Hey, first post here but I've lurked for a little while. Currently working hard on my own game (who here isn't) and I thought I would post some things I wrote a while back about my game. The discussion was between me and a collaborator when he questioned the games choice of using simultaneous turns. I implemented simultaneous turns to speed up gameplay as well as decrease the rules in the game that force an imbalance onto games.

In traditional games where turns alternate one player is given a clear advantage by going first. Different games have ways to compensate for this (extra cards is the most common), however this isn't perfect. There is no accurate conversion of value for going first in terms of cards. Especially since in games that use it the value of each card is determined by your deck and your opponents deck so greatly.

What also bothered my about alternate turns is that in a 3 game match like most tournaments use for card games there is a distinct 2 to 1 advantage for one player going first. This bothered me since it's all determined by the first coin flip. It felt unfair to me as a player to have something so important as turn order for three games decided by a coin flip. Rules like "loser picks' help but you still have that imbalance.

Simultaneous turns prevented this in my eyes by giving each player exactly equal footing at the start of the game. No advantage is given to either play by the rules. I hated the idea of making a system that dictated one player be given advantage over the other, perceived or real. Alternate turns did this in my eyes so we avoided it.

Now my collaborator disagreed saying that the very nature of card games is that one player has an advantage from the shuffling of the decks. And that the "deck screw" in any form is just as likely to limit a players chance to win a tournament as any coin flip. I disagreed and that led to this mathematical break down I thought I'd share (apologies in advance,t he tables don't translate well):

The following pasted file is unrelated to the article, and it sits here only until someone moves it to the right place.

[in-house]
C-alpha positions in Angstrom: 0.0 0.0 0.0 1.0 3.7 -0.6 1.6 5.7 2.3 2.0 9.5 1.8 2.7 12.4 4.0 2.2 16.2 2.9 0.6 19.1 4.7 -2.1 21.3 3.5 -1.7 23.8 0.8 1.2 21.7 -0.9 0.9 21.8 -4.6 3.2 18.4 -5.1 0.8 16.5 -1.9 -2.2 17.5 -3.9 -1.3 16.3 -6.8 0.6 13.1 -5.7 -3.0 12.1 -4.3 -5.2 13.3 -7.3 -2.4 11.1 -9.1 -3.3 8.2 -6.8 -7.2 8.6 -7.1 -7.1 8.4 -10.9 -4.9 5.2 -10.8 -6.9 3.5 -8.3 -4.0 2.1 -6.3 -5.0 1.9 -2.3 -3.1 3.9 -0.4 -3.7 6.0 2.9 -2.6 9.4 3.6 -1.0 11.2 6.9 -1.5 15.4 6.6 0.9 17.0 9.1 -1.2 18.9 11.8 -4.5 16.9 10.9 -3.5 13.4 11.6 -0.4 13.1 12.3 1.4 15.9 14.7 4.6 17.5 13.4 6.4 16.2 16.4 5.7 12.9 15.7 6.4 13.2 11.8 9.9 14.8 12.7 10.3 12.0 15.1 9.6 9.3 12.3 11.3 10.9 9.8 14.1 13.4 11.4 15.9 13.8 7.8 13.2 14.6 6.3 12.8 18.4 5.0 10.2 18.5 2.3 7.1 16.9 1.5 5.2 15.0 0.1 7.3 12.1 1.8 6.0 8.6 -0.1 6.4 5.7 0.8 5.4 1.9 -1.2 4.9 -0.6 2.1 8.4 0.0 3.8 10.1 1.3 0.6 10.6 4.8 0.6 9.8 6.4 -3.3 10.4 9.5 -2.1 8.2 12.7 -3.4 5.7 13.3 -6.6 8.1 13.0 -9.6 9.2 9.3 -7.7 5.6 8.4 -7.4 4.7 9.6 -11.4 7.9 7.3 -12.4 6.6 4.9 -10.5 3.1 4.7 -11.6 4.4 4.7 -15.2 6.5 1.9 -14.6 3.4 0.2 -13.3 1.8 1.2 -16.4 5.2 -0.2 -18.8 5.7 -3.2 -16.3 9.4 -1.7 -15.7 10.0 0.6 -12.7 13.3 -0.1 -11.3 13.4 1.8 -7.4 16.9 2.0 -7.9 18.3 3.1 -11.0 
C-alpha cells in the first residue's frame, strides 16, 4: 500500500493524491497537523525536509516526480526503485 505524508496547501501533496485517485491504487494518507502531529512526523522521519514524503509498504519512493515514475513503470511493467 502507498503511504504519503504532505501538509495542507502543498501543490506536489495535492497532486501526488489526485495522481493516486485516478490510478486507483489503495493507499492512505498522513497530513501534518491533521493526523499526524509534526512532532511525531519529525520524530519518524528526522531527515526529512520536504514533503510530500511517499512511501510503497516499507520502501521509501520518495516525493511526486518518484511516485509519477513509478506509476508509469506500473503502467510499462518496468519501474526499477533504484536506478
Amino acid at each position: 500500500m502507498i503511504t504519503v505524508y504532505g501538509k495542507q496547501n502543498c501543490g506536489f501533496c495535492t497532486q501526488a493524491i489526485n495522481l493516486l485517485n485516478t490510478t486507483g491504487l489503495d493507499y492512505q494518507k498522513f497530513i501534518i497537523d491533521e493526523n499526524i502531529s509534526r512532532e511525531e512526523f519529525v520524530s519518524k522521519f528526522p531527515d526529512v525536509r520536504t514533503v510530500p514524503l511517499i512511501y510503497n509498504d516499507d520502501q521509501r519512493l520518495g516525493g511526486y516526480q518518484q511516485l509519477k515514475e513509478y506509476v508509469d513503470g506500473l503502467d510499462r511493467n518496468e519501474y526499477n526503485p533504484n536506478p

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In each 3 game match, if we look exclusively at these three games, a coin flip will introduce imbalance by providing one player 2 game starts to 1.

For these three games, player A (who we will assume wins the flip) has an advantage 66% of the time (2 of 3 games).

This ratio shifts slightly as we increase the number of games per match.

# of Games in Match ||| # of Games in favor of A ||| % of games in favor of A

3----2----66%

5----3----60%

7----4----57%

9----5----56%

As you can see the more games we play per match the percentage of games that favor one player over the other decreases as it approaches perfectly fair at infinity. But at a low number of games per match we see a large split at 66% in favor of player A. As you increase the number of matches played, obviously this goes away as Player A and Player B share the same chance of having this advantage, thus minimizing the effect. However, in the scope of one match, we can clearly see an advantage being given to one player. And since in most tournament settings, one match is all it takes to be eliminated from consideration of 1st place, this raises concern.

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Now for deck shuffling, let us assume a shuffle is equally as likely to produce a bad hand as it is a good hand. This is of course false since a good player will design decks to be more consistent, but let us assume a 50% success rate in obtaining a favorable shuffle for this example.

This means in the scope of one game each player has the following likelyhoods:

A. Both Players have a good hand: 25%

B. Both Players have a band hand: 25%

C. One player has a good hand, the other a bad hand: 50%

Or

One Player has an advantage (C): 50%

Neither Player has an advantage (A+B): 50%

That is one game. Expanded to three games and focusing on one player:

# of Bad hands player A sees ||| % Chance of occurring

0----12.5%

1----37.5%

2----37.5%

3----12.5%

So the chances over three games for player A to have less bad hands than the other is as follows:

Player A Bad hands ||| Player B has less than more than N Bad Hands ||| % Chance of occurring

0 (12.5%) ----1+ (87.5%)----10.93%

1 (37.5%) ----2+ (50%)----18.75%

2 (37.5%)----3 (12.5%)----4.69%

3 (12.5%) ----null----0%

Sum total of Chances = 34.37% Chance Player A is going to be advantaged over player B in the scope of 3 games.

As we can see, this is a much smaller number than the 50% seen above for the coin flip. Further, on a game by game basis, player A and player B both share no advantage over one another in terms of shuffle (50% at game level). Where as the flip will be giving player A an advantage 66% of the time!

The randomness of shuffle does not inflict any game imbalance at the scope of one game. When each player sits down their shuffle is equal likely to harm and help them (this is still assuming 50% failure of their deck, which is high). When they sit down the flip is going to give them an advantage 66% of the time. This is an issue that simultaneous turns resolves. And even if you don't agree with that logic, even with decks that fail at horrendous rates, we can see the shuffle is much less likely to benefit one player over the other over a course of a game (34.37% opposed to 50%).

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So with that all said, how do you guys try to limit rules that give one player an advantage over the other?